I am a third-culture wife. I’m not a third-culture kid. I’ve never lived overseas, never been immersed into a new, semi-permanent cultural setting, never learned a second language out of necessity. I can’t tell you what it means to say good-bye to home and friends for the twelfth time. The longest I’ve spent overseas is seven weeks in East Africa—long enough to get a taste of the world, but not long enough to get homesick. I have never experienced these things, but I know their effects onone’s heart and soul. I know the heart-wrenching farewell to a loved one. I know the delight of finding that rare person who has visited your hometown or who can speak your second (or third) language. I know the silent shudder triggered by fireworks, reminders of the sound of bombs and gunshots. I know these things not because I am a third-culture kid, but because I am a third-culture wife. This is my story, and the story of my adventures at home and abroad.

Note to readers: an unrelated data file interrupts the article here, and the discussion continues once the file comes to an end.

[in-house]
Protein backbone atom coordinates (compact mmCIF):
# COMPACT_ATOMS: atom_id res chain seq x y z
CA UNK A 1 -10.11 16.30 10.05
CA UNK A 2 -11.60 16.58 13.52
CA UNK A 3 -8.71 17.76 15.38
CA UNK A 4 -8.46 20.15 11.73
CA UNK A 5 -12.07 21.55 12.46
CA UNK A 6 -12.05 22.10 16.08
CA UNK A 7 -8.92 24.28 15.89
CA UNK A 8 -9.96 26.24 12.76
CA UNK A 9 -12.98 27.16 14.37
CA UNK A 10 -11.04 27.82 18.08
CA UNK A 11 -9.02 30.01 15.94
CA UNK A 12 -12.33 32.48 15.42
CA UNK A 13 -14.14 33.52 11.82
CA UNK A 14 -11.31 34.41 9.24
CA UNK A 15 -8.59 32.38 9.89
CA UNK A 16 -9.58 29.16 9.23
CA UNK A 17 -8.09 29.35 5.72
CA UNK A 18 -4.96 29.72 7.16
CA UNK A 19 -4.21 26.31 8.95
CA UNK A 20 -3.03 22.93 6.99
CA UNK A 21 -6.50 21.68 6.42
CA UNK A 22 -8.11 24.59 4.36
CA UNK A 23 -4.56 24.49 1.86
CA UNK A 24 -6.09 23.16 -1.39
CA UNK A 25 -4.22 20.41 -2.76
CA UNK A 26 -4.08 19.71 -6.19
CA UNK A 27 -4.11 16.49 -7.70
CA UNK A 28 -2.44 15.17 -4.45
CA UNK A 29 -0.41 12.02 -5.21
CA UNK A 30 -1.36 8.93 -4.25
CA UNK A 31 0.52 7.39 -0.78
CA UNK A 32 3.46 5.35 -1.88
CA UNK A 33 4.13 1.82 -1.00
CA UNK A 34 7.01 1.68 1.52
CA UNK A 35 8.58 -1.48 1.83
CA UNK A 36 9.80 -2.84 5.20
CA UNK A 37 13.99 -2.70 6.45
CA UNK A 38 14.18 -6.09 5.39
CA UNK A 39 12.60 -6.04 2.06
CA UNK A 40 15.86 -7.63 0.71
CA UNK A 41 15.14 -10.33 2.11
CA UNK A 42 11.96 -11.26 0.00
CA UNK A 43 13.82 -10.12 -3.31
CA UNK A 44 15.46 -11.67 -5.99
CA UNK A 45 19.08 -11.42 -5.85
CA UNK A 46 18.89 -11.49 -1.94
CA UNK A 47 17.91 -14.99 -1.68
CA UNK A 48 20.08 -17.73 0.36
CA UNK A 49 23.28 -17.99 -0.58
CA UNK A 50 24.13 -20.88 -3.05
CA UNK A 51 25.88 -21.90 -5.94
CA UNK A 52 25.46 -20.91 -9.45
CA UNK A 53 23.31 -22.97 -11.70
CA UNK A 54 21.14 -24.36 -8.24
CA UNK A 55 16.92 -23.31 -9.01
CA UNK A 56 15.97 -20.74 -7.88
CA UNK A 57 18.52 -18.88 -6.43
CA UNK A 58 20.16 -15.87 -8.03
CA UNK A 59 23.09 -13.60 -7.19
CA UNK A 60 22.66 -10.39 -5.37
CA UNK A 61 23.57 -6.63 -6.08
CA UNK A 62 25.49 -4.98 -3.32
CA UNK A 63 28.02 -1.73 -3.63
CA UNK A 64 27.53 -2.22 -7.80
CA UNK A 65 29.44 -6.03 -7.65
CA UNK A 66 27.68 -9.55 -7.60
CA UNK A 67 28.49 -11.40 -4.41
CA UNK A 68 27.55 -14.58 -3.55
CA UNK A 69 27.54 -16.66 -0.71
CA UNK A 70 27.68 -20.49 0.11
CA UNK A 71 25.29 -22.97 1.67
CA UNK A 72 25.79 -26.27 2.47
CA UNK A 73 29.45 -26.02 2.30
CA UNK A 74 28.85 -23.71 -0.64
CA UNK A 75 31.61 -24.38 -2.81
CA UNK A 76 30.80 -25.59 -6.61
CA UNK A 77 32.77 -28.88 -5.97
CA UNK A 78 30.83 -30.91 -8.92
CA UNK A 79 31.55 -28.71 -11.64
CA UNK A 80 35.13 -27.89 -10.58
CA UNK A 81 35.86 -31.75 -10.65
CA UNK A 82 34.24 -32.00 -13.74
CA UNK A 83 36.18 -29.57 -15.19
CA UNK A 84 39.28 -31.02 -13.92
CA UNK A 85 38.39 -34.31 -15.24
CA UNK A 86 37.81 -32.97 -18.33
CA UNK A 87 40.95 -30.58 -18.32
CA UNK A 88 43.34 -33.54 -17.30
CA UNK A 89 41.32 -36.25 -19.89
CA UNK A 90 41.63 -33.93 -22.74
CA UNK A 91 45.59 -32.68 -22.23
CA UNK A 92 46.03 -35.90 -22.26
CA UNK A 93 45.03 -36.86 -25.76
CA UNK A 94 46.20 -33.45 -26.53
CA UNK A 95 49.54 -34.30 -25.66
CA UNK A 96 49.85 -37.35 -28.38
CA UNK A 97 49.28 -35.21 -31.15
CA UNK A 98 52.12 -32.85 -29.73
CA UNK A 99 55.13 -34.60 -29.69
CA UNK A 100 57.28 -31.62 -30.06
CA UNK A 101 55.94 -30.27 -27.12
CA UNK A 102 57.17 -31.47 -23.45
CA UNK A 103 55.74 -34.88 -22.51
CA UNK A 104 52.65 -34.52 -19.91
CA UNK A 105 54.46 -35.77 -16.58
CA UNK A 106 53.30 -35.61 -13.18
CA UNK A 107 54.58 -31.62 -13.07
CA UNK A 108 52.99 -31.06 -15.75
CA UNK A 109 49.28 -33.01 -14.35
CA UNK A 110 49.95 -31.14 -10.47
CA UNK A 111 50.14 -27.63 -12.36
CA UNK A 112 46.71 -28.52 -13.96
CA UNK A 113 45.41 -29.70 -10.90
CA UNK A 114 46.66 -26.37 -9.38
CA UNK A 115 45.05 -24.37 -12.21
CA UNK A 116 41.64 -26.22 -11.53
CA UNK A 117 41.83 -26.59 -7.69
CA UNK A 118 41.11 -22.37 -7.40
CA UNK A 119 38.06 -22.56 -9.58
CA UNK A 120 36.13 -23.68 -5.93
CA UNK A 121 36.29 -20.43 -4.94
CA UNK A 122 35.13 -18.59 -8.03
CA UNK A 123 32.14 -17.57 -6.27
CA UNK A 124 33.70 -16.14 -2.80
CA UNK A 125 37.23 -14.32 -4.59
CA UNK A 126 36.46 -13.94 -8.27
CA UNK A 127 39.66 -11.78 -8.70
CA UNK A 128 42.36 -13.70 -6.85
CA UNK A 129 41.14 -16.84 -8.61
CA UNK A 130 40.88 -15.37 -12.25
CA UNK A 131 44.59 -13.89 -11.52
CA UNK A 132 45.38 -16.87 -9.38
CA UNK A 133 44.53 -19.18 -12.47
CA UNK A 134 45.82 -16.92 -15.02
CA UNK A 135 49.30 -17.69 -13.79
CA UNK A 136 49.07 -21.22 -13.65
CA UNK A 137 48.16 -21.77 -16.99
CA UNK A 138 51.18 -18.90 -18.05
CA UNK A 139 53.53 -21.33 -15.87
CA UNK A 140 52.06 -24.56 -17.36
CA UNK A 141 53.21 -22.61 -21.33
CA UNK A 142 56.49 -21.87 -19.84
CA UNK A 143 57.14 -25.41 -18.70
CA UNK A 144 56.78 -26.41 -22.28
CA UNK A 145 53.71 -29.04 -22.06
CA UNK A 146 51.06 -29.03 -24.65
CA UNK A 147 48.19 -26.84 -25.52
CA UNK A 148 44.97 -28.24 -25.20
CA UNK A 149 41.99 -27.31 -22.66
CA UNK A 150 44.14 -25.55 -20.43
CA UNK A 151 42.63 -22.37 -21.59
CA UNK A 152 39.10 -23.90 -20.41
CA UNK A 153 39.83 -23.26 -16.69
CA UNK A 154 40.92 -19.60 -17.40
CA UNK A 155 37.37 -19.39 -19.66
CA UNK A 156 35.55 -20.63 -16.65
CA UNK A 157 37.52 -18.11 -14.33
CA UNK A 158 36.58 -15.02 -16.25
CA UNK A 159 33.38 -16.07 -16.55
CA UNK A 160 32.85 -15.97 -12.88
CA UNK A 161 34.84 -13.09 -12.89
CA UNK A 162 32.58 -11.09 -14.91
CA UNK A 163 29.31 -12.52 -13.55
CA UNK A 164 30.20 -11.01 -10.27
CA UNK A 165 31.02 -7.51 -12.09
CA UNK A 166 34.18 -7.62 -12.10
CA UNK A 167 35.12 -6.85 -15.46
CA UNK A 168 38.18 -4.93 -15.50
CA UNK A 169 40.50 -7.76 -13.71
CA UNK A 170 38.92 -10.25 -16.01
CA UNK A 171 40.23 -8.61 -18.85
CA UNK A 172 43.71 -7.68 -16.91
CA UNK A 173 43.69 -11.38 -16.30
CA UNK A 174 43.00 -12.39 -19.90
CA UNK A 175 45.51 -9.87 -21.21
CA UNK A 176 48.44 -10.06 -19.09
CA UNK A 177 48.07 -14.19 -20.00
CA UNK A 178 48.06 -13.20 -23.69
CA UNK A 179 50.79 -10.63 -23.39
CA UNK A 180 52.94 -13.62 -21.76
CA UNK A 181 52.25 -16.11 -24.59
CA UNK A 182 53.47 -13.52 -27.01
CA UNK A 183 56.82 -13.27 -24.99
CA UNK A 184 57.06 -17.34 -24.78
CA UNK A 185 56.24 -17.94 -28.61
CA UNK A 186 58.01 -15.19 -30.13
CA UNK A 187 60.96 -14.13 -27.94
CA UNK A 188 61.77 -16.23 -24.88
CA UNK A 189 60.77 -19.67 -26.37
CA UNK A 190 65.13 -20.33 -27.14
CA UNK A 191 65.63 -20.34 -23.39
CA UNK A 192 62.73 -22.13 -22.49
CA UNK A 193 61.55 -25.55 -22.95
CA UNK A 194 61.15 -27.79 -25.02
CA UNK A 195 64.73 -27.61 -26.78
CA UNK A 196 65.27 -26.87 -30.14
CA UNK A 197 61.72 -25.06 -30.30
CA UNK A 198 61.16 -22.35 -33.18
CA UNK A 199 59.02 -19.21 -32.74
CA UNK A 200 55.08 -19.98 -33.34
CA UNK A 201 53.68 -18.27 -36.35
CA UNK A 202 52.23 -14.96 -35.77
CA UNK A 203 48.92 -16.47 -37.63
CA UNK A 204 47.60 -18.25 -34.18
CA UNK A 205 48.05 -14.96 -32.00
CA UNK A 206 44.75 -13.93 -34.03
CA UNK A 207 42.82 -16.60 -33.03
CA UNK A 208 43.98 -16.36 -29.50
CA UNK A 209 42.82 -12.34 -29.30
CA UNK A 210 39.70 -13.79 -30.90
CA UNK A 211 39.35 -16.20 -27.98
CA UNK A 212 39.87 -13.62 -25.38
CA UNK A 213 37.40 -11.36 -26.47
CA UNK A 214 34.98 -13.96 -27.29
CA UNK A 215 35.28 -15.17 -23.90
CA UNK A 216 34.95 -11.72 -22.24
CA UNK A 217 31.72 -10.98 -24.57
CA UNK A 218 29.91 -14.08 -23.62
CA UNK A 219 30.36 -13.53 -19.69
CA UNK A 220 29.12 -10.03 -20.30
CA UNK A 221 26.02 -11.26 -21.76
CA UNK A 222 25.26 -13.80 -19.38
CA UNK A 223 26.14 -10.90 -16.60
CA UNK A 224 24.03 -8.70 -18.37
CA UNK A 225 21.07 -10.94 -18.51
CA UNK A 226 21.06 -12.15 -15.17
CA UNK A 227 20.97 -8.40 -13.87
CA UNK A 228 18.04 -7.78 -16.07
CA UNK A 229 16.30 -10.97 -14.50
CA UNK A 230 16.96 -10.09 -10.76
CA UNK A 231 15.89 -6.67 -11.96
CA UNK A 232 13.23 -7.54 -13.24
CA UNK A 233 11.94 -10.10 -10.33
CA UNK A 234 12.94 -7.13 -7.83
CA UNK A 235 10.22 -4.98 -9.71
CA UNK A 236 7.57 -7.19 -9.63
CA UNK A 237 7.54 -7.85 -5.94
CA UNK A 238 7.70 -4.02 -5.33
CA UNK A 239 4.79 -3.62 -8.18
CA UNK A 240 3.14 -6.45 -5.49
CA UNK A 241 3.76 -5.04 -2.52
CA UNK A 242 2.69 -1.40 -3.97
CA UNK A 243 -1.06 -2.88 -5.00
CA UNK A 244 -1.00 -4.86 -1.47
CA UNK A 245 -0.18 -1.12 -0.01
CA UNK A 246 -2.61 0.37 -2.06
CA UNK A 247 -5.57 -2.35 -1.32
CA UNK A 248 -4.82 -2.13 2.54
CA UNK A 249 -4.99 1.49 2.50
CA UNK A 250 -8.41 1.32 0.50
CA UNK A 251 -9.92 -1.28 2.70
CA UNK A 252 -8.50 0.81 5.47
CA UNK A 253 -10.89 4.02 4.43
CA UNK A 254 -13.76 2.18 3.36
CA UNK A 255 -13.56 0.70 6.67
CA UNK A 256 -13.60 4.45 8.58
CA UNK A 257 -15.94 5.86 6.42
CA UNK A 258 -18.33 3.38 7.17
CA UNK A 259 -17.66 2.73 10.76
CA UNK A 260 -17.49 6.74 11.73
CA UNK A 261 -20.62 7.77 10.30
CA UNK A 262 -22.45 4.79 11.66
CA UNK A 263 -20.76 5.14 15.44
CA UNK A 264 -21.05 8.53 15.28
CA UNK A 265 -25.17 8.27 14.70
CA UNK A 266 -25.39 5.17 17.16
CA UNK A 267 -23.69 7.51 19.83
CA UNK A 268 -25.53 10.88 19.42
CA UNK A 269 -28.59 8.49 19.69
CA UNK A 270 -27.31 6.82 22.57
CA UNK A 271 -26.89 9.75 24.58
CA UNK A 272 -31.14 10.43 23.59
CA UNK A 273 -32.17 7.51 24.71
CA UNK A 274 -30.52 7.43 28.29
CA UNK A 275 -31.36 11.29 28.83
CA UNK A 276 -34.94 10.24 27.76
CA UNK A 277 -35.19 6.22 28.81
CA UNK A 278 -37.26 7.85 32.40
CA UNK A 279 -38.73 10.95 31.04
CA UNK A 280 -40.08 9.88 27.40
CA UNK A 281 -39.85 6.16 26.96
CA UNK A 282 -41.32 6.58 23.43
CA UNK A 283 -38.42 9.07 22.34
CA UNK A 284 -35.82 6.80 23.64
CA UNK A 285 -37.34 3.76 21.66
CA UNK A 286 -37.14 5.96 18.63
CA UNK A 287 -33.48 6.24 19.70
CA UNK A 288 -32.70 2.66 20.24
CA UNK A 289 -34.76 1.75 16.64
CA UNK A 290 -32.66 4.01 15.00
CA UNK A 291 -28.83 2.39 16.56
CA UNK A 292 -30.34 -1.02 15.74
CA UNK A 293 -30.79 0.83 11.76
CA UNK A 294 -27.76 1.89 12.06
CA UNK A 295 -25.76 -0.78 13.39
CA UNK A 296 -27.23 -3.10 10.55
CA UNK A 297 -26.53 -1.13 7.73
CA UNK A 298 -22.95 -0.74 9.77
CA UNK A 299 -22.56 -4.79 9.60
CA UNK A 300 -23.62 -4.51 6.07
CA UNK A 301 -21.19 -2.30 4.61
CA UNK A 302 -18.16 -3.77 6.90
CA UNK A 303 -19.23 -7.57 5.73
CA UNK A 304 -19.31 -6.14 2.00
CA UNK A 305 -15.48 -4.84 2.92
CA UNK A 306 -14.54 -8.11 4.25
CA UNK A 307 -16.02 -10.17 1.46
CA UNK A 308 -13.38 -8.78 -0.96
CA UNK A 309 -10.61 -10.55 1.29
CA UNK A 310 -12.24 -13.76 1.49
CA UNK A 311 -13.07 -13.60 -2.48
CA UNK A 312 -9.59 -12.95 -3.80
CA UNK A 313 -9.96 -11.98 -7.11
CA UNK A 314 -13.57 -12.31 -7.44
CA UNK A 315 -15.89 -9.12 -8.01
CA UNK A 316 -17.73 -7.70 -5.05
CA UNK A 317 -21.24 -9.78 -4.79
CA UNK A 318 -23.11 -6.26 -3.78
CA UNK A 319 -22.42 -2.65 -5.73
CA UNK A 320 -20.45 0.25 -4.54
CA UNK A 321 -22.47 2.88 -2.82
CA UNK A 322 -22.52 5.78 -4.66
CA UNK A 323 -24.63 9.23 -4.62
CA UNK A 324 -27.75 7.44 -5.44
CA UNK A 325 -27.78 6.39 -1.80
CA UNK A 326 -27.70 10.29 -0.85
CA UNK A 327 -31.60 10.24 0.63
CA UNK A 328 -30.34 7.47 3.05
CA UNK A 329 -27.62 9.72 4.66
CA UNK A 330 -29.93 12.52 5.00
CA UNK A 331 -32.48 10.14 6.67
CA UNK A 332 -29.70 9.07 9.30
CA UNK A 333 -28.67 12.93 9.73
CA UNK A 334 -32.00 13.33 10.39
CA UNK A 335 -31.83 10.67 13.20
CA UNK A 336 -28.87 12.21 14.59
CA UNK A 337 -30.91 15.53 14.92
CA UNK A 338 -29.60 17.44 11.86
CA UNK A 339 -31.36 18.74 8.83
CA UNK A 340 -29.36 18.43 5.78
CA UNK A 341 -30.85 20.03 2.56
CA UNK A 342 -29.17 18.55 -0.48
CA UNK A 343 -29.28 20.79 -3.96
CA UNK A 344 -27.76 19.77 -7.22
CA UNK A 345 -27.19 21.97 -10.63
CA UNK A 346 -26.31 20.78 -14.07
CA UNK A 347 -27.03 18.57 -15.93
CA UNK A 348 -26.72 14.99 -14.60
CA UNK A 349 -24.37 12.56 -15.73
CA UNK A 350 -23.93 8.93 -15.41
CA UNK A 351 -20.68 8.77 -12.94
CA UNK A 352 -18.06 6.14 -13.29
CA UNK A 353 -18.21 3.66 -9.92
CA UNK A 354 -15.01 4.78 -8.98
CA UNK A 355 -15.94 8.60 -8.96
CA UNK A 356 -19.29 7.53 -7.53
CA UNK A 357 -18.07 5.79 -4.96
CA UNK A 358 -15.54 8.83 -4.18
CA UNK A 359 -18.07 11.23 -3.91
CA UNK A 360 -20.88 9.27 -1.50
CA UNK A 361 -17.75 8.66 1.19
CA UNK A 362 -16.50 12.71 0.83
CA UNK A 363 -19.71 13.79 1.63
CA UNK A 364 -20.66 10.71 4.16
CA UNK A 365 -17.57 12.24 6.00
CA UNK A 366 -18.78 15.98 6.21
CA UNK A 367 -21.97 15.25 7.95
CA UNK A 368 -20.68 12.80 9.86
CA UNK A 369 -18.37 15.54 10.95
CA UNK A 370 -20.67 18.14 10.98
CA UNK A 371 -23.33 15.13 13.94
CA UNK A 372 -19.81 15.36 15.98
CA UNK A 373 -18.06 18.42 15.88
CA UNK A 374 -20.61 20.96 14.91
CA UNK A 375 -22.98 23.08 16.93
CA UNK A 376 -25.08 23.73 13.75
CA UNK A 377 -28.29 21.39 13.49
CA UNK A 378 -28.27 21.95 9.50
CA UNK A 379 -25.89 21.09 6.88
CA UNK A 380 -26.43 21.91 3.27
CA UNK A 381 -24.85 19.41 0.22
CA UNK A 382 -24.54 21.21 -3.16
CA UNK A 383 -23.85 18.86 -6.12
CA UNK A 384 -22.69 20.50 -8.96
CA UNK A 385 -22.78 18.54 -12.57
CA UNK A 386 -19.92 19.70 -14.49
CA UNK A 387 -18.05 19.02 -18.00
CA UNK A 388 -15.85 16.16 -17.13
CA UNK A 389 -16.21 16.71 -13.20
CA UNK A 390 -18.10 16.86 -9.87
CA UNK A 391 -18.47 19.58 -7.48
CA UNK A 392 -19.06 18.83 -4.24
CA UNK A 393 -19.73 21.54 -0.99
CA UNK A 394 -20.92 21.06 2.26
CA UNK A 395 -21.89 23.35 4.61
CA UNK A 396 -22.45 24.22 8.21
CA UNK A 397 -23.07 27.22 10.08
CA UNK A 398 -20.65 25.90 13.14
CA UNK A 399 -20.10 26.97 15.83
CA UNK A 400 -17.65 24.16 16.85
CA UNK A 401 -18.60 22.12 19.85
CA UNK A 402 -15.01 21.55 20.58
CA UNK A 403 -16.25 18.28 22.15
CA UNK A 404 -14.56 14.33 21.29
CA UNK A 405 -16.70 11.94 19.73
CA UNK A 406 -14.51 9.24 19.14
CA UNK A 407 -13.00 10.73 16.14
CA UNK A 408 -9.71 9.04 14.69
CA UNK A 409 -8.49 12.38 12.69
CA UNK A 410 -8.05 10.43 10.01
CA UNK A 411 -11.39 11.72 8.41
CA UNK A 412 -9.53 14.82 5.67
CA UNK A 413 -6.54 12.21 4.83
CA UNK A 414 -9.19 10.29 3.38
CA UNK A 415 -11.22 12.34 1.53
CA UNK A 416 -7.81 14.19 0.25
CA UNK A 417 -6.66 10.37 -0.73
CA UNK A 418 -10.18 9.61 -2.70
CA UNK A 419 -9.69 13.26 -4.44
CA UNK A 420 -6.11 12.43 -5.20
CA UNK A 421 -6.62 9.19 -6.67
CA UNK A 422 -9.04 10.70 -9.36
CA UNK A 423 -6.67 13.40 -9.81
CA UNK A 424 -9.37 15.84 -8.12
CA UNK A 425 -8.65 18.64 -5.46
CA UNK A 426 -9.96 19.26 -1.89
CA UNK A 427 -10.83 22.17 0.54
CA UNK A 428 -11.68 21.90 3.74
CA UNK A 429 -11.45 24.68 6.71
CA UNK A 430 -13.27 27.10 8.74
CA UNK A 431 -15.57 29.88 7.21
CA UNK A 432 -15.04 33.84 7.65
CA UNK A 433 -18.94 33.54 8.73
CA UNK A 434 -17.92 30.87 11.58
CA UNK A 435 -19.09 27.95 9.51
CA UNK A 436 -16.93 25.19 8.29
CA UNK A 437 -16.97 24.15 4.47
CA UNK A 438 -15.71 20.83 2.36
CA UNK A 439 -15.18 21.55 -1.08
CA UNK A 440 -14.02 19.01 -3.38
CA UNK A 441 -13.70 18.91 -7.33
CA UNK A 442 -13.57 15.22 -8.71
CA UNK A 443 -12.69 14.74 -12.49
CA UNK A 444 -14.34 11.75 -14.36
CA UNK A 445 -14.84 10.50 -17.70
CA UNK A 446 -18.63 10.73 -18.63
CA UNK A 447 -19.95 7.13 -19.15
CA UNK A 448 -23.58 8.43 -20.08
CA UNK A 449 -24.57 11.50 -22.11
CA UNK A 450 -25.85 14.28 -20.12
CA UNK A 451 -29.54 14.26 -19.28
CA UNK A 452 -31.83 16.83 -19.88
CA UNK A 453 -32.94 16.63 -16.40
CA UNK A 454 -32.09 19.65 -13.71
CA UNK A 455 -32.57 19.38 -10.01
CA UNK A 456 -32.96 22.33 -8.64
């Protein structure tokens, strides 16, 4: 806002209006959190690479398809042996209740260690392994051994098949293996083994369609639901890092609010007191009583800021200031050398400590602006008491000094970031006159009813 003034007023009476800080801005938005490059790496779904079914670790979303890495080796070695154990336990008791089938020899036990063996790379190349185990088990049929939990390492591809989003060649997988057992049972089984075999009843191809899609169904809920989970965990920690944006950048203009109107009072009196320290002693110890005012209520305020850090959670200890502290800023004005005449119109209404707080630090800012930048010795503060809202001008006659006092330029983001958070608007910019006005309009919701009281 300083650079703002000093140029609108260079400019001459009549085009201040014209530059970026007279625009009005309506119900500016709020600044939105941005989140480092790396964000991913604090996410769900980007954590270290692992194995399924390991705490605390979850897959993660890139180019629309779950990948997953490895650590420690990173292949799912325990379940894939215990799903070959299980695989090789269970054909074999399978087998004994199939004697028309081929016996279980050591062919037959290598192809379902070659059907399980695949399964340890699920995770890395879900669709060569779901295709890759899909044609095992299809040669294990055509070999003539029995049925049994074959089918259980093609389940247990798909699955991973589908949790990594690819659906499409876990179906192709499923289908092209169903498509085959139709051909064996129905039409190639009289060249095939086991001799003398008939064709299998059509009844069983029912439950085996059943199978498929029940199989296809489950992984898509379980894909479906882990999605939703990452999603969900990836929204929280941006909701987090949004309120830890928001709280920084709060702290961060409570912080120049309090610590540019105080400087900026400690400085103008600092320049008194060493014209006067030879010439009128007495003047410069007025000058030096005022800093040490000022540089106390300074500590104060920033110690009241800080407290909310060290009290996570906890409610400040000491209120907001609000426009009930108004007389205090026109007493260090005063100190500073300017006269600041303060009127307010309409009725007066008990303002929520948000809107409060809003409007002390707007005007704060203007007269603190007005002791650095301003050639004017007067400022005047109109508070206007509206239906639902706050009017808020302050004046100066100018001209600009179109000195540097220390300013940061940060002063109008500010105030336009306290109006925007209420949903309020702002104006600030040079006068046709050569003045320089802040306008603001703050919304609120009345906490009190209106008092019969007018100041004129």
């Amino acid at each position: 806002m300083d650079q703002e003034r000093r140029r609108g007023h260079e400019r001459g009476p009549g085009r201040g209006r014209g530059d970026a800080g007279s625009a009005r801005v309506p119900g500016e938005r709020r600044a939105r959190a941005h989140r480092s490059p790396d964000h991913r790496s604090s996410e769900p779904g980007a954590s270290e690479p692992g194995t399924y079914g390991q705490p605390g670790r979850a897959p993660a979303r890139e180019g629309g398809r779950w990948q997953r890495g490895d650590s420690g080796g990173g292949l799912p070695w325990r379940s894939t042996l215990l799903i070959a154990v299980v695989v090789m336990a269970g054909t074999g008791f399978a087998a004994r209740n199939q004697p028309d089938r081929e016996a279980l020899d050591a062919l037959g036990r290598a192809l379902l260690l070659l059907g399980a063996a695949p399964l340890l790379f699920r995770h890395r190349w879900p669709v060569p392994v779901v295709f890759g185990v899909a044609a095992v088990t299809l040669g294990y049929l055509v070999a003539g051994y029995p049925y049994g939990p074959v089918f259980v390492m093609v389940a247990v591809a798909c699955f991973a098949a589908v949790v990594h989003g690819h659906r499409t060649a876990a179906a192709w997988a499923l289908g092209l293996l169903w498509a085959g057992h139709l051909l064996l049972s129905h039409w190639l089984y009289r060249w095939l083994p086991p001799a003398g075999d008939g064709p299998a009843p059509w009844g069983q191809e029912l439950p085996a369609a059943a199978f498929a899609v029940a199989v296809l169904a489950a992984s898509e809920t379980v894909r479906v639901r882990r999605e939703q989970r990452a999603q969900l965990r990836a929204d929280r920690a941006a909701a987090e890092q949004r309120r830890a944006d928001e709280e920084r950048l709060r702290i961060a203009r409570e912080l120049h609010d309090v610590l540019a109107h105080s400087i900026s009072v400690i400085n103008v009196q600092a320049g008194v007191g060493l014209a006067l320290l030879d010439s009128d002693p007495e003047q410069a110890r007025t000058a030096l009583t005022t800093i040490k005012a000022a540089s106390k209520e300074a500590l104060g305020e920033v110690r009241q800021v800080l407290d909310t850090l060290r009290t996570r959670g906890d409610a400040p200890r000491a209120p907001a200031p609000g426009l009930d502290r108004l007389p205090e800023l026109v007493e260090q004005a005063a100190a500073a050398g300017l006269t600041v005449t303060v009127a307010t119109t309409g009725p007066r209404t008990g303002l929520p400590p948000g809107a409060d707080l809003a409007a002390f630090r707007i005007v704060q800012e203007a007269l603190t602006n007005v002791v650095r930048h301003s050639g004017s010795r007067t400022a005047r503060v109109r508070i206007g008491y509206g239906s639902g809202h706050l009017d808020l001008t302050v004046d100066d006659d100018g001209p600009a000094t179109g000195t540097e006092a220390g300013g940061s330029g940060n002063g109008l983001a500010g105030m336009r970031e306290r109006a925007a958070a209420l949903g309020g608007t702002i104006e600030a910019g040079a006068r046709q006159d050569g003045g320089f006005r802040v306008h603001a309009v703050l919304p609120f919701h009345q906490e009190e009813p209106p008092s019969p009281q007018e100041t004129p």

Those of you who are TCKs or are close to one know that there is so much more to a TCK than is initially obvious to the rest of us. Some of you may be wondering, what is a TCK? A Third-Culture Kid is anyone who has spent at least two years (roughly) before the age of 18 in a country other than the parents’ home country. This excludes immigrants who stay in the host country/ receive citizenship in the new country, although these individuals can certainly relate to much of what a TCK experiences. A TCK is generally expected to return to his or her parents’ home country. Third-Culture Kids include missionary kids, NGO kids, military kids, and any other expat kid. The Third Culture is the culture that all these people share. It is a unique culture. While most cultures include people of similar background, ethnic background, history, and language, the Third-Culture includes people from a variety of backgrounds: a Korean missionary kid in Kenya, and American military kid in Japan, a British NGO kid in Ecuador. In fact, this diversity is what defines the Third Culture. The Third Culture is characterized by mobility, adaptively, and change. The TCK shapes the third-culture individuals and deeply influences the way that they see themselves, others, and the world. Third-Culture Kids are, in my experience, some of the most compassionate, fascinating, and complex people in the world. I am glad to have several as friends and I blessed beyond measure to be married to one.